Capacity strengthening

Afghanistan Geological Survey laboratories

Nigeria Geological Survey Agency laboratories

Road dust sampling in India

The Inorganic Geochemistry team undertakes work in many countries, especially within sub-Saharan Africa and central Asia, often through capacity strengthening projects or scientific partnerships, which may be funded by the host organisation or major organisations such as the World Bank or the UK Department for International Development (DFID). These projects may be specifically aimed at geochemistry and laboratories, or part of a wider institutional strengthening project with other colleagues in BGS Global.

Our approach is always to do an initial evaluation of the existing skills capability, laboratory infrastructure, equipment, and supporting infrastructure, with our local counterparts to develop a sustainable capacity strengthening plan. The scope of evaluation includes but is not limited to:

  • management systems for quality assurance
  • sample preparation
  • sample analysis
  • sample analysis by sub-contractor laboratories
  • quality control of analytical data

Projects often require local delivery of training priorities agreed with the stakeholders and can be complemented with short–term visits to our own laboratories when in–country capacity strengthening is not possible. We have developed considerable experience resulting in a wide range of training activities which we can use to provide a customised training programme.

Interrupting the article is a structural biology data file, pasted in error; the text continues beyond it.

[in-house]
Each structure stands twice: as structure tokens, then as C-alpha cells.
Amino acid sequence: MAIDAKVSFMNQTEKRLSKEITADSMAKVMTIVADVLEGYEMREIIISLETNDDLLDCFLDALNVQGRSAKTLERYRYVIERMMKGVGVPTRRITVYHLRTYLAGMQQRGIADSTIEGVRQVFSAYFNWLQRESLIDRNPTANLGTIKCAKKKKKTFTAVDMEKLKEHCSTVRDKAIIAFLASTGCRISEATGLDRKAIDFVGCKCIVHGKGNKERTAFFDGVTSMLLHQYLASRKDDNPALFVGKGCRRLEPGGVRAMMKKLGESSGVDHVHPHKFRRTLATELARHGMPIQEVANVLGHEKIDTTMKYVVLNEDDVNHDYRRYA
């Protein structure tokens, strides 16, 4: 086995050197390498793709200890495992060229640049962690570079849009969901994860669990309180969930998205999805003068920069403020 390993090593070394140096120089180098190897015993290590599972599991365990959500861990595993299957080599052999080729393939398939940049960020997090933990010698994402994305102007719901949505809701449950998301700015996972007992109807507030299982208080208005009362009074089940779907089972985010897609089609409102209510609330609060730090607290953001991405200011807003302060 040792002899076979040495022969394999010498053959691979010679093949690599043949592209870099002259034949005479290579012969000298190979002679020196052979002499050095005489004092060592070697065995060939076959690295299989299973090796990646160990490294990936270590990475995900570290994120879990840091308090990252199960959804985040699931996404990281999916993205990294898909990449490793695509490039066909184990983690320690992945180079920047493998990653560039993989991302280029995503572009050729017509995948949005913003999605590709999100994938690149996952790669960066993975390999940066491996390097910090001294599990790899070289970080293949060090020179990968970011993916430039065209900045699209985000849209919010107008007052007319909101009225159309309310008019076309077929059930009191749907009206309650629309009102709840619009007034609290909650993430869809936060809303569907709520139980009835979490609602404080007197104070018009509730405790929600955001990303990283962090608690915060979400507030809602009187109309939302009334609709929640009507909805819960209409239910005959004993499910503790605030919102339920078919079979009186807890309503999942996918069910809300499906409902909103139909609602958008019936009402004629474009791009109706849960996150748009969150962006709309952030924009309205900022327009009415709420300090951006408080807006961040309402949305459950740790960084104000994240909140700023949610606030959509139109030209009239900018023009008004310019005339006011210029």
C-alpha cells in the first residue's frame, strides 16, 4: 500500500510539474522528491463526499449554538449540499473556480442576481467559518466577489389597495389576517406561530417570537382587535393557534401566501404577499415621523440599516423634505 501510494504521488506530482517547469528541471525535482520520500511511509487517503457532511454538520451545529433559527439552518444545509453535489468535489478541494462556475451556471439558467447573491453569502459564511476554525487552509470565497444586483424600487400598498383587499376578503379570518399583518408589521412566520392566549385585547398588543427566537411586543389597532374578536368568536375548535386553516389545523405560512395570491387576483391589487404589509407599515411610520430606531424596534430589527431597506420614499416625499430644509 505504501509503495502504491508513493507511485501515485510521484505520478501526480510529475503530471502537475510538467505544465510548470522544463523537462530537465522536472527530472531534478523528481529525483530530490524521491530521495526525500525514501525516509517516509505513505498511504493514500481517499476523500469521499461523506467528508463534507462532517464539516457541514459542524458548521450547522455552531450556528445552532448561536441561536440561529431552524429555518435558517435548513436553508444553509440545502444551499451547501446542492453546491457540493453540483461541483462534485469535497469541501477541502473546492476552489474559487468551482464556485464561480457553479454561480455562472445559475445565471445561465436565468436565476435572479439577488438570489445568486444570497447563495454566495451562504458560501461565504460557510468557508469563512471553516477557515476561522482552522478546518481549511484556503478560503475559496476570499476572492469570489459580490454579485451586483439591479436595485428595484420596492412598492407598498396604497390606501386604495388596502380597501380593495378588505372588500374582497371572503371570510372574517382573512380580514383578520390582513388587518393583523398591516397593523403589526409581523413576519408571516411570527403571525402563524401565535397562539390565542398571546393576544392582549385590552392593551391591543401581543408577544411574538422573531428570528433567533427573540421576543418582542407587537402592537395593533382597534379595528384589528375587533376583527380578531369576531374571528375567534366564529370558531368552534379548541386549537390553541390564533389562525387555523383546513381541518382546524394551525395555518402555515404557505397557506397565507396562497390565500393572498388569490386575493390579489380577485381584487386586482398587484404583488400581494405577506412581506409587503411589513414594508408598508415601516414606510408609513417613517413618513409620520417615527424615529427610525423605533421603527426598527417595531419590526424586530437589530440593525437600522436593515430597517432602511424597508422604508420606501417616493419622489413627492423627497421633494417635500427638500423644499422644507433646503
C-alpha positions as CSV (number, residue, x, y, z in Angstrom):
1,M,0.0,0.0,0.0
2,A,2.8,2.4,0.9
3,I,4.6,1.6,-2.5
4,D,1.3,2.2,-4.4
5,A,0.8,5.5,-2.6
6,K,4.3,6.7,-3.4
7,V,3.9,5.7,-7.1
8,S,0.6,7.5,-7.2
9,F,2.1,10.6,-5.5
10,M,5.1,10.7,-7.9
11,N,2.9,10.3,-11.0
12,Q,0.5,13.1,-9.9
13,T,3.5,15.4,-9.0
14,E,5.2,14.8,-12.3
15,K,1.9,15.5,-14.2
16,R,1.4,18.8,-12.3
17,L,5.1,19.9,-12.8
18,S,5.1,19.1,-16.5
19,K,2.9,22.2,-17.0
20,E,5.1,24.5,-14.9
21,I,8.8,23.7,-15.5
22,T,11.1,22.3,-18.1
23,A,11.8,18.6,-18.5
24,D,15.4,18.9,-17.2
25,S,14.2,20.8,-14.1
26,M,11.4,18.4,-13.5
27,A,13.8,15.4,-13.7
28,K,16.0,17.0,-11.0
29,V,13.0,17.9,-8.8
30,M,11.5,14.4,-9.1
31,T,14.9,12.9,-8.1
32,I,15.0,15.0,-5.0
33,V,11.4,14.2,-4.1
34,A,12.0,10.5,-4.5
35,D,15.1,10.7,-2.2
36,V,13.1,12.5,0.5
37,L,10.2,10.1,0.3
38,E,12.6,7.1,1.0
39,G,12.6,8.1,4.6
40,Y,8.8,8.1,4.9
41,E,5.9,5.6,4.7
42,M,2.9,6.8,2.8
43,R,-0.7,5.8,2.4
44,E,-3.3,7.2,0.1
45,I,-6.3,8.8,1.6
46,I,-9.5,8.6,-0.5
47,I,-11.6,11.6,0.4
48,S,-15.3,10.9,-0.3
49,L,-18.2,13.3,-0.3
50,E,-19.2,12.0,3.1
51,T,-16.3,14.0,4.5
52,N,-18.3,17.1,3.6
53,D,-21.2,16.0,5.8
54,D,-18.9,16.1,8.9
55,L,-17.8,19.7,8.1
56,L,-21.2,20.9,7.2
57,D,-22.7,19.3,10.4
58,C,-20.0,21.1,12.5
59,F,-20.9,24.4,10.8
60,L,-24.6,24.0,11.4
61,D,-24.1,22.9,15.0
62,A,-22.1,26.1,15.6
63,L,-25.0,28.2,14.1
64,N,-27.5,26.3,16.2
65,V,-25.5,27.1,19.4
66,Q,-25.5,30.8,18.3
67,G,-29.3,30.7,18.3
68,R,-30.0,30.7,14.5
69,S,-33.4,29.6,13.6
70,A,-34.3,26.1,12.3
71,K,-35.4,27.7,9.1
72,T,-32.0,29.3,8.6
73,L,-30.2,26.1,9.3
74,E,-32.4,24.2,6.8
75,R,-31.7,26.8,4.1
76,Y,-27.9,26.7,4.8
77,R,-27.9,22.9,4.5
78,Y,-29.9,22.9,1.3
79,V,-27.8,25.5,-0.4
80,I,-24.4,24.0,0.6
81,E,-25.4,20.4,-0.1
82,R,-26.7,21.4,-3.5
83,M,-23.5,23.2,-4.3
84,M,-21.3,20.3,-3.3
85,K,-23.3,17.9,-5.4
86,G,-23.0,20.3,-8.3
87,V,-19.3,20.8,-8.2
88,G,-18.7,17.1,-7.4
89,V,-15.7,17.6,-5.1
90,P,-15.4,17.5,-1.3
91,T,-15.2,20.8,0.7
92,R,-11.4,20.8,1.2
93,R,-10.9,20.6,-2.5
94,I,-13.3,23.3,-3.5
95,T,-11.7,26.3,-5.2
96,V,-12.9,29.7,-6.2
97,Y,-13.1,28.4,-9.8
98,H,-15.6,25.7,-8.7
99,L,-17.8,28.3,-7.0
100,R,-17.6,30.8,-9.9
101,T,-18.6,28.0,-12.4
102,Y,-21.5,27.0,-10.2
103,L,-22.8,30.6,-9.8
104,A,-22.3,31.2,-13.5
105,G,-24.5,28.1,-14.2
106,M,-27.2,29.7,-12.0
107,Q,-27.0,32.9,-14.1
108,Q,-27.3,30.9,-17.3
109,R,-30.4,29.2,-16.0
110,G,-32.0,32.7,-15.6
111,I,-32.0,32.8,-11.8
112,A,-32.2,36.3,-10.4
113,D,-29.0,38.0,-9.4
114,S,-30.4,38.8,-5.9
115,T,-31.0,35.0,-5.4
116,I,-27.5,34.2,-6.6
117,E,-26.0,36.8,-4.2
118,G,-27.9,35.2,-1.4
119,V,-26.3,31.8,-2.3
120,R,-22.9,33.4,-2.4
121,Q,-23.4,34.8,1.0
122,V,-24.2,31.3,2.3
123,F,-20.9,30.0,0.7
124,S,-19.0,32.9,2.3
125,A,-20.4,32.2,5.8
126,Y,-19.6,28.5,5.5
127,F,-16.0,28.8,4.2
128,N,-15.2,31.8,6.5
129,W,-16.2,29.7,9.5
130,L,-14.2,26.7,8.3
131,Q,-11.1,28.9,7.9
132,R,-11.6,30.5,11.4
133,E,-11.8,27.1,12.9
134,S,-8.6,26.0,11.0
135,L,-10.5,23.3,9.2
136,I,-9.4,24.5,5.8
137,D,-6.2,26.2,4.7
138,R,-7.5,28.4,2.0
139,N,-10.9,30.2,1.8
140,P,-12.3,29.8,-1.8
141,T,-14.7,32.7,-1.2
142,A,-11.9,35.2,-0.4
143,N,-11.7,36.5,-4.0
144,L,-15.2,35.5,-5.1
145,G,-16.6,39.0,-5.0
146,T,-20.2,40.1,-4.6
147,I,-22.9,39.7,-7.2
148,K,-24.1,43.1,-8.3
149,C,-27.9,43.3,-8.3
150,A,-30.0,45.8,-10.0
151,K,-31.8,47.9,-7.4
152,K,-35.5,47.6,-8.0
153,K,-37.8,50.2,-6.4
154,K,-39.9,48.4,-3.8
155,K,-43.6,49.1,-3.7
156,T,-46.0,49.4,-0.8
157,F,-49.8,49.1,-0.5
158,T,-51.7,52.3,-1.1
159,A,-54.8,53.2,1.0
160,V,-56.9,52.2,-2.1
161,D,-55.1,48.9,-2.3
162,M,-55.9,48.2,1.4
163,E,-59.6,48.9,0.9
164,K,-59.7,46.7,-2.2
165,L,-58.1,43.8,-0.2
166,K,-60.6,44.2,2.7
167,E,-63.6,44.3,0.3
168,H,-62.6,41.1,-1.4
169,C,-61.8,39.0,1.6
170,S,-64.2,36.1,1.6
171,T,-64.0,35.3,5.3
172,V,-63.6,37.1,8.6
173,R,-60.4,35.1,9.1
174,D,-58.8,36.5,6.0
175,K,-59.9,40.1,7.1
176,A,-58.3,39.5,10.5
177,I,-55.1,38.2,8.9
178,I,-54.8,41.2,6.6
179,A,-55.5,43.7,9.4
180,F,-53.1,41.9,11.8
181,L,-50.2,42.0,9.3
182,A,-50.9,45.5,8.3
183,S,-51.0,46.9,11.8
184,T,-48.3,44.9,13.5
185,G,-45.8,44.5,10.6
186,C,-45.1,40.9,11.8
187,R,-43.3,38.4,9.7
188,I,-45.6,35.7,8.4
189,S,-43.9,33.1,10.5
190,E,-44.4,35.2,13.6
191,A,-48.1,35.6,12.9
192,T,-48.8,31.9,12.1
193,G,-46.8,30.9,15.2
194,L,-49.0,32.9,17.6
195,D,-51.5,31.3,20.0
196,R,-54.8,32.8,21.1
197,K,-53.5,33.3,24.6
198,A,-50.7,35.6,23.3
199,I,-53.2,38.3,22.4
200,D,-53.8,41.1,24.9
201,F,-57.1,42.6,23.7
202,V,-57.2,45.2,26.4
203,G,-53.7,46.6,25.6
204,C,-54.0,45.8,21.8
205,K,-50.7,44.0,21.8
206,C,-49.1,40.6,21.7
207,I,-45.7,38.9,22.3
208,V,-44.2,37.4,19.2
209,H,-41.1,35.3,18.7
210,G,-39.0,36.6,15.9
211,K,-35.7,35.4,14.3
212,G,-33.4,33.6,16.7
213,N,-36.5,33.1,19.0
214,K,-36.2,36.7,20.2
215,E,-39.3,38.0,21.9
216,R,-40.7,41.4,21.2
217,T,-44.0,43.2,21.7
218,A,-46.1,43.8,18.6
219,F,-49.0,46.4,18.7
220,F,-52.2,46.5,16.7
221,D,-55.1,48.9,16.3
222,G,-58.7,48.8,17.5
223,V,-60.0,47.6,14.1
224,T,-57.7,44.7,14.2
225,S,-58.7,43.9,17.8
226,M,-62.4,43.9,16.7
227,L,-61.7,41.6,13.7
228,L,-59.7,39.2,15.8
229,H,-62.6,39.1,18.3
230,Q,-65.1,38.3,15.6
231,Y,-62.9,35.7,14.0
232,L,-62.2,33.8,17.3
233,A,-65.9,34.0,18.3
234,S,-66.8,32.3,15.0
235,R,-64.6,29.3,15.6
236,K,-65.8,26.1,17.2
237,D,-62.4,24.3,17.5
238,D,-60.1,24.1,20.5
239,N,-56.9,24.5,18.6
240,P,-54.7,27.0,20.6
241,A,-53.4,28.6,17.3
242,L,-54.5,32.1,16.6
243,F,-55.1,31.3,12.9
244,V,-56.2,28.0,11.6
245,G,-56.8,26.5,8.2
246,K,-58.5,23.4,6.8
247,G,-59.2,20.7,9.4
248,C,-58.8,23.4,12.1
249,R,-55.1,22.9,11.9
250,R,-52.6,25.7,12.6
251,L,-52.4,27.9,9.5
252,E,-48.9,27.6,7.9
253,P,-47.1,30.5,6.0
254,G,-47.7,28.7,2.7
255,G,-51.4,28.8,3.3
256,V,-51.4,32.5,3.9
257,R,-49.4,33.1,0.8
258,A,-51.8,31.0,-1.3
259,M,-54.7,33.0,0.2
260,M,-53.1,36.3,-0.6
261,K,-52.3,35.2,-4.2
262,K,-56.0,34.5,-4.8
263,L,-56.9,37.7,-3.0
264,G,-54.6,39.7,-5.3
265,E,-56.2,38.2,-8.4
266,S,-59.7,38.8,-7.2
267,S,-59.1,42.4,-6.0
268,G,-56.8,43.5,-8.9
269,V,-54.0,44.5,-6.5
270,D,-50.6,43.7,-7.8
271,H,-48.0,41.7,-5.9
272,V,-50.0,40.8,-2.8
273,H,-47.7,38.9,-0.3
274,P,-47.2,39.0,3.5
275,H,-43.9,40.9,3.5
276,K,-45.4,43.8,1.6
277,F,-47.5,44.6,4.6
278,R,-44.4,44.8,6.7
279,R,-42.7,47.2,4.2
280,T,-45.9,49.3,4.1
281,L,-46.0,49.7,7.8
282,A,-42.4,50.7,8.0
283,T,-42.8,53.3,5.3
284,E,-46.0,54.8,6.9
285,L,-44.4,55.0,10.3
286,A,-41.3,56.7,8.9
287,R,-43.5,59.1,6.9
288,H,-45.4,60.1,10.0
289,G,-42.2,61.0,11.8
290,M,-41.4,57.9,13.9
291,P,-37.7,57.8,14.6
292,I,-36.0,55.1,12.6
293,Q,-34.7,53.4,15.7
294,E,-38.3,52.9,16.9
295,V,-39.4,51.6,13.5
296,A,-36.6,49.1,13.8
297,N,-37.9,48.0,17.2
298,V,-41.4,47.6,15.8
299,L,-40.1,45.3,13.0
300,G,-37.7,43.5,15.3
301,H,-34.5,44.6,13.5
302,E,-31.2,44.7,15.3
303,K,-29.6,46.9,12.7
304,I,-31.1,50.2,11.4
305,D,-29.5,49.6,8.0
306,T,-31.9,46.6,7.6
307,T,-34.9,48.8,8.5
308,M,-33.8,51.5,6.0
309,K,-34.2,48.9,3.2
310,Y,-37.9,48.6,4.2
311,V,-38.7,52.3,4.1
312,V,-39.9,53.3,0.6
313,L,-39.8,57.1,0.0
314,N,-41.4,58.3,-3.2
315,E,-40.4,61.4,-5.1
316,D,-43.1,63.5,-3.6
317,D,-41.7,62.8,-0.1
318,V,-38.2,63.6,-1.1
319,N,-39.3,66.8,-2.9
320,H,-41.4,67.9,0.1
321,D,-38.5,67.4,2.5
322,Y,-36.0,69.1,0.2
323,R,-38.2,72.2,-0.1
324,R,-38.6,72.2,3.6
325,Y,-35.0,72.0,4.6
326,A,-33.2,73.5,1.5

We also undertake individual technical skills development with scientists in companies, institutes and universities through international funding initiatives such as the DFID Commonwealth Scholarship Council UK fellowship, Royal Society International Exchange or Royal Society of Chemistry analytical chemistry training schemes. These types of scheme provide funds for travel and training, and have proved very successful in transferring skills. In these instances we typically provide both laboratory and wider research programme training (e.g. advanced data presentation and analysis).

We have considerable experience in developing research skills in sub–Saharan Africa through PhD training, jointly with in–country university and agricultural research institute counterparts and in partnership with the University of Nottingham through the joint Centre for Environmental Geochemistry. We were awarded a Royal Society–DFID Africa Capacity Building Initiative programme grant "Strengthening African capacity in soil geochemistry to inform agricultural and health policies" (2015–2020), which has three core–funded PhD studentships in Malawi, Zambia and Zimbabwe, as well as further associated PhD studentships underway or in development.

Recent projects

Contact

Please contact Michael Watts, Charles Gowing or Simon Chenery for further information.